Parshas Mishpatim



“You shall not taunt or oppress a stranger, for you were strangers in Eygpt.”
(Shmos 22:20)

Your words are powerful. You have the power to make a difference in someone else’s life.

The Torah “singles-out” a few individuals to whom we must show special care and sensitivity in our verbal dealings with them. We must speak to them with extra sensitivity. These individuals are widows, orphans, and converts to Judaism. This dvar Torah will focus on a convert and will teach a lesson relevant to everyone.

The Ramban feels that the need to speak to converts with extra sensitivity, is perfectly logical. A convert is new to Judaism. He may feel defenseless and vulnerable. The Torah reminds us that our ancestors in Egypt also felt no one would come to their aid until Hashem helped them. We too must help and treat a convert with extra care.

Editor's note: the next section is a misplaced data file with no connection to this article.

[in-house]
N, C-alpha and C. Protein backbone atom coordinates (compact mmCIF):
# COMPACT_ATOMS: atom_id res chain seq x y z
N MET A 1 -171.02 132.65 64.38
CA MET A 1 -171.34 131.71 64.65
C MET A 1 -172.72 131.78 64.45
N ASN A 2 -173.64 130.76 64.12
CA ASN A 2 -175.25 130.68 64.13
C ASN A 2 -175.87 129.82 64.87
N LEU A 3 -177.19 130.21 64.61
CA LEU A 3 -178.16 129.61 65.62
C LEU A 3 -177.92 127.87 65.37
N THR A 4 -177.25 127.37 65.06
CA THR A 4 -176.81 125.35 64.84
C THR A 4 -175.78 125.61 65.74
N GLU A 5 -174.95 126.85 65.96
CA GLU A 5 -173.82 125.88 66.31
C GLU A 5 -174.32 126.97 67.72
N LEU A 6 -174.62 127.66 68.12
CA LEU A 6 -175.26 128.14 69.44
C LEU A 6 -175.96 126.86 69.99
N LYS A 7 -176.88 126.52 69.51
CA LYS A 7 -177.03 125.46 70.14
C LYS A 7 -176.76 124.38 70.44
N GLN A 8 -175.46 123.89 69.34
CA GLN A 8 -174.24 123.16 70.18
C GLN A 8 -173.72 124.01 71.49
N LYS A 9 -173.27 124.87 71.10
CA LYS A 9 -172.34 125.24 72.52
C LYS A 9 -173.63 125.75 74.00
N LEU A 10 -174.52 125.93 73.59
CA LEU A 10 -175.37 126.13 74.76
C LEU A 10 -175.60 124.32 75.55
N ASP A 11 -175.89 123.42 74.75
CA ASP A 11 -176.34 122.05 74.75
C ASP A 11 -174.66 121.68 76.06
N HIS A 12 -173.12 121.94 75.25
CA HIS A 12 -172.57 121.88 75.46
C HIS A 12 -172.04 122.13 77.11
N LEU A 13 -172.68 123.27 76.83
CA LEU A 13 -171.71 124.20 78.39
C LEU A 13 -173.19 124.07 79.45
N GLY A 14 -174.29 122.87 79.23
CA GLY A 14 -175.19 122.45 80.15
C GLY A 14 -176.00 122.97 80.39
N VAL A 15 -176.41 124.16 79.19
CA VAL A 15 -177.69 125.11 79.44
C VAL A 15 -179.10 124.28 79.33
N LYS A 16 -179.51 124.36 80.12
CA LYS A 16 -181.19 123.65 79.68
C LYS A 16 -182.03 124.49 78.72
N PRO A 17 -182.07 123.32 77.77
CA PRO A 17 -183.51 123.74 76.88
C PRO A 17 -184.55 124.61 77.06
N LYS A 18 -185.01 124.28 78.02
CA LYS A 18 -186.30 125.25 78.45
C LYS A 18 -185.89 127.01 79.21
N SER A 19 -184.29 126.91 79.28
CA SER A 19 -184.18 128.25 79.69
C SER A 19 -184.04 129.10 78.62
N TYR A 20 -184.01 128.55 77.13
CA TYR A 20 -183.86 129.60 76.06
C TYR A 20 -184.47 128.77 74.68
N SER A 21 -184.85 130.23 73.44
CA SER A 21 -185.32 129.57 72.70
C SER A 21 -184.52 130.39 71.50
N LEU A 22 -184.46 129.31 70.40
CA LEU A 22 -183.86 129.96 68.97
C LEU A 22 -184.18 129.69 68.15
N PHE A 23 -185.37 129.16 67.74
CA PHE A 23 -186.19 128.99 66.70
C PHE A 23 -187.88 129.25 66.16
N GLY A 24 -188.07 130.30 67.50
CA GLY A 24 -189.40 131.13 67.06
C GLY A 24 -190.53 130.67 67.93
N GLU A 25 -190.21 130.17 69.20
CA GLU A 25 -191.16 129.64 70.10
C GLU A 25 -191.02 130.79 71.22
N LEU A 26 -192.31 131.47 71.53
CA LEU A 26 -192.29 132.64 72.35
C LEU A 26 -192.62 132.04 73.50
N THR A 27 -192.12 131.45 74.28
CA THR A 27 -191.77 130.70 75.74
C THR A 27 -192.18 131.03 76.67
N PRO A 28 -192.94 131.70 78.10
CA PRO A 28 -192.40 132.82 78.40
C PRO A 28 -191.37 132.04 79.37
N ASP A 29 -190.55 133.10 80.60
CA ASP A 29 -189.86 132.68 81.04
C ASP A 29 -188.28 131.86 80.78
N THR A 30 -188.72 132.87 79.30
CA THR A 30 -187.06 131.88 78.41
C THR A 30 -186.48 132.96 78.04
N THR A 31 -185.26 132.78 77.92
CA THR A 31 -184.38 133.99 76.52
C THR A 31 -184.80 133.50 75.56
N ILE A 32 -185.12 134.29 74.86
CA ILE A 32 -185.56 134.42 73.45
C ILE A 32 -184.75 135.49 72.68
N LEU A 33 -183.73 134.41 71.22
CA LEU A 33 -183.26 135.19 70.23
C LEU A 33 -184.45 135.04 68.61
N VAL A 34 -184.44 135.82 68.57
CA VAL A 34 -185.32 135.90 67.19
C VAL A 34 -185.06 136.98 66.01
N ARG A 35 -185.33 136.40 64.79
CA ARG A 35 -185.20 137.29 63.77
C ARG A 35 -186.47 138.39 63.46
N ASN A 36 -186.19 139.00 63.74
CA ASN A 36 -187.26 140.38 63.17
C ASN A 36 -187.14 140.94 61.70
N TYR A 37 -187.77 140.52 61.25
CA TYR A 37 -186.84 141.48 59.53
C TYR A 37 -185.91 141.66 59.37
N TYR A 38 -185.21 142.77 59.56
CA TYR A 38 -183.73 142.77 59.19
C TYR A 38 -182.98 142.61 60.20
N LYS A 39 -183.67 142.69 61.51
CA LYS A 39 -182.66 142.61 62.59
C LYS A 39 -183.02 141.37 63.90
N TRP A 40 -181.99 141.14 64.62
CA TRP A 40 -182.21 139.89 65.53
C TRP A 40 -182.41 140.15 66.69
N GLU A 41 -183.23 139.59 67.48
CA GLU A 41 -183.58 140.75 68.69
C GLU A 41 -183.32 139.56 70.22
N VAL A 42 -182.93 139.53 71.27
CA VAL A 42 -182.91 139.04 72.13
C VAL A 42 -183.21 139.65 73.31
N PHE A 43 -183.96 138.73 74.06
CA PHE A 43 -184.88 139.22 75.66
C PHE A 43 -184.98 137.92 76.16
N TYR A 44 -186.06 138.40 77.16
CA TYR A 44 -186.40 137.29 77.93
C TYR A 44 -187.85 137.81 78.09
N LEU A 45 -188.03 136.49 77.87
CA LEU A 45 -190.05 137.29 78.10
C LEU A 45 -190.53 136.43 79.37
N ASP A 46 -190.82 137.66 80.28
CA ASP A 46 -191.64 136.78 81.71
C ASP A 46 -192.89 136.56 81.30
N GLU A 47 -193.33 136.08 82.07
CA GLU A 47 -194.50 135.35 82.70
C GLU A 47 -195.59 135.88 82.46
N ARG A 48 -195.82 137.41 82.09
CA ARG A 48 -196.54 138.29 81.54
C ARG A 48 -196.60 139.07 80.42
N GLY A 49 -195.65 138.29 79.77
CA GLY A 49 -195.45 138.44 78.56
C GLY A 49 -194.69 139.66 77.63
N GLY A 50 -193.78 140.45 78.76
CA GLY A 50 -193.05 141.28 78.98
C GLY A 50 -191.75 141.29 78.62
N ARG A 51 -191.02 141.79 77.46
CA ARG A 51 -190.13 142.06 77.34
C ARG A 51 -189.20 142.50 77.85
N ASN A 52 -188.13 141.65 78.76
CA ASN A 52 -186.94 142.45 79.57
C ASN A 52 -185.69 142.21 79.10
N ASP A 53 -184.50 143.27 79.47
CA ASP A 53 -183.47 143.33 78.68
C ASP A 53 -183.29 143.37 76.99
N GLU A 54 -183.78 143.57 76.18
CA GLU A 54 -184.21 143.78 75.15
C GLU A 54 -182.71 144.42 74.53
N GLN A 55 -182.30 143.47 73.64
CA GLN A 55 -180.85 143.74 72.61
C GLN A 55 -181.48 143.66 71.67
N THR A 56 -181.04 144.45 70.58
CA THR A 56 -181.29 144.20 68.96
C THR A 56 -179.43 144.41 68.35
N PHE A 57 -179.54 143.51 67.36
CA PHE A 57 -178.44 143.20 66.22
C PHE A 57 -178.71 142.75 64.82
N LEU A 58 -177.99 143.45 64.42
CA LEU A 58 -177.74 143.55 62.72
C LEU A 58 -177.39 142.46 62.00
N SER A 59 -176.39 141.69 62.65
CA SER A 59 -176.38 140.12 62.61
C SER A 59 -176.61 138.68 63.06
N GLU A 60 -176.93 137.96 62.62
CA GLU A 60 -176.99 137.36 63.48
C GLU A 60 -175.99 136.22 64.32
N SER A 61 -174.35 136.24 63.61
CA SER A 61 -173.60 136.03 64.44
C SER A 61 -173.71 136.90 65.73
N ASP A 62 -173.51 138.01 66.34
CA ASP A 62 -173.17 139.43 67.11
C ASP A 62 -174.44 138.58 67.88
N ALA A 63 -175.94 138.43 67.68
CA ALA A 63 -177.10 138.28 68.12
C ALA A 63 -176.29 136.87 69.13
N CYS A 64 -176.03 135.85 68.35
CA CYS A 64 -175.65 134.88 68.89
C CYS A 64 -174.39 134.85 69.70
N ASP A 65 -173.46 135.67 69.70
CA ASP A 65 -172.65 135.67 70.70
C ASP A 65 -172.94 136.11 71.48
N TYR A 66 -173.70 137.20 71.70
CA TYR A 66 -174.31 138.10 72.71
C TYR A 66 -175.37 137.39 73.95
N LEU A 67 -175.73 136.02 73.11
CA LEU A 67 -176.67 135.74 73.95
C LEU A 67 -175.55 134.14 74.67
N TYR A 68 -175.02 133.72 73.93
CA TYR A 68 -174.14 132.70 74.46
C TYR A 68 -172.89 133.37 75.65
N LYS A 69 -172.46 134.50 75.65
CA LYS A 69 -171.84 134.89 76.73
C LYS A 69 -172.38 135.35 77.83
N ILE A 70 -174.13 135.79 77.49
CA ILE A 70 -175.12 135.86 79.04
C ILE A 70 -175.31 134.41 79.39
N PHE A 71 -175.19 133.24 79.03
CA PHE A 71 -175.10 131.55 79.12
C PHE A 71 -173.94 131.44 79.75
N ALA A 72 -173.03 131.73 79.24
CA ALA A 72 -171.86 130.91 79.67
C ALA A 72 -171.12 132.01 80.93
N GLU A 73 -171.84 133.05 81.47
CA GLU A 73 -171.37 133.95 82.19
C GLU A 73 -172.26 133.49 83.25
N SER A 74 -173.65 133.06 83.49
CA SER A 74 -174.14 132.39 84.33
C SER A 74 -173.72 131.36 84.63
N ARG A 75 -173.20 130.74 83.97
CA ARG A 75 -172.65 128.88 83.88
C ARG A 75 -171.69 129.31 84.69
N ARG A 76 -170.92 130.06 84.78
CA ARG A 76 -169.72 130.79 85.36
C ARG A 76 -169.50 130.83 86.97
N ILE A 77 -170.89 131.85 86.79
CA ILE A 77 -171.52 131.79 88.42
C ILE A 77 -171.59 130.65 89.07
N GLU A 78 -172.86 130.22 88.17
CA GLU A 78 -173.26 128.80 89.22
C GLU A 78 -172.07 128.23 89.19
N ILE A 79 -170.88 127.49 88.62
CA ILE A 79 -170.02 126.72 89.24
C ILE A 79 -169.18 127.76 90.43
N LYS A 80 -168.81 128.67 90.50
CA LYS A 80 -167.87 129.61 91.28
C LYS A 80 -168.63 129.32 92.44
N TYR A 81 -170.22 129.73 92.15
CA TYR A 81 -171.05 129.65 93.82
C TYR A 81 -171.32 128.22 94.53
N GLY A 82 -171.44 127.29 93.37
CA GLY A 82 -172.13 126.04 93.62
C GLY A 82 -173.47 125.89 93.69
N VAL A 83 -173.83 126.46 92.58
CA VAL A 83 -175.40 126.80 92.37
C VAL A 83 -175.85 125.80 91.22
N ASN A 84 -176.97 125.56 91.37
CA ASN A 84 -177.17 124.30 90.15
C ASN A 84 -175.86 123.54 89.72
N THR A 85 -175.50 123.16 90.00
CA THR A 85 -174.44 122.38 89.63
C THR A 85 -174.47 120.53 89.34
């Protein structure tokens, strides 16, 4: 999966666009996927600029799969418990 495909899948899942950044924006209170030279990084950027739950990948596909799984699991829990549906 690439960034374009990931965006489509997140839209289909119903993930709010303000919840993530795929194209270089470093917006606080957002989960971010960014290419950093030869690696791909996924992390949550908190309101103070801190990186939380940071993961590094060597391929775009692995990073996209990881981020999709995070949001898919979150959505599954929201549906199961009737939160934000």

Rashi’s explanation is a bit puzzling. Rashi says, as the familiar saying goes, “People in glass houses shouldn’t throw stones”. If you verbally distress a convert, he can also make you feel bad by saying, “You too come from descendants who were converts”.

Imagine you are a CEO of a major company. Someone wants to make you feel bad, so he says,” Your ancestors, over 2,000 years ago were converts. Do you really think this CEO, who is on top of the world, could care less; will he now feel bad about a smudge on his lineage from 2,000 years ago?

Apparently, he will feel bad, according to Rashi. Whether this realization is conscious or subconscious, he will feel bad.

We now have a beautiful new insight in the sensitivity we must show, not only to converts, but to everyone. An innocent remark may cause unhappy feelings deep in a person’s heart. We must always be careful in how we speak to our parents, children, siblings, friends, and everyone we meet.

Make the right choice; make sure your words bring happiness to others.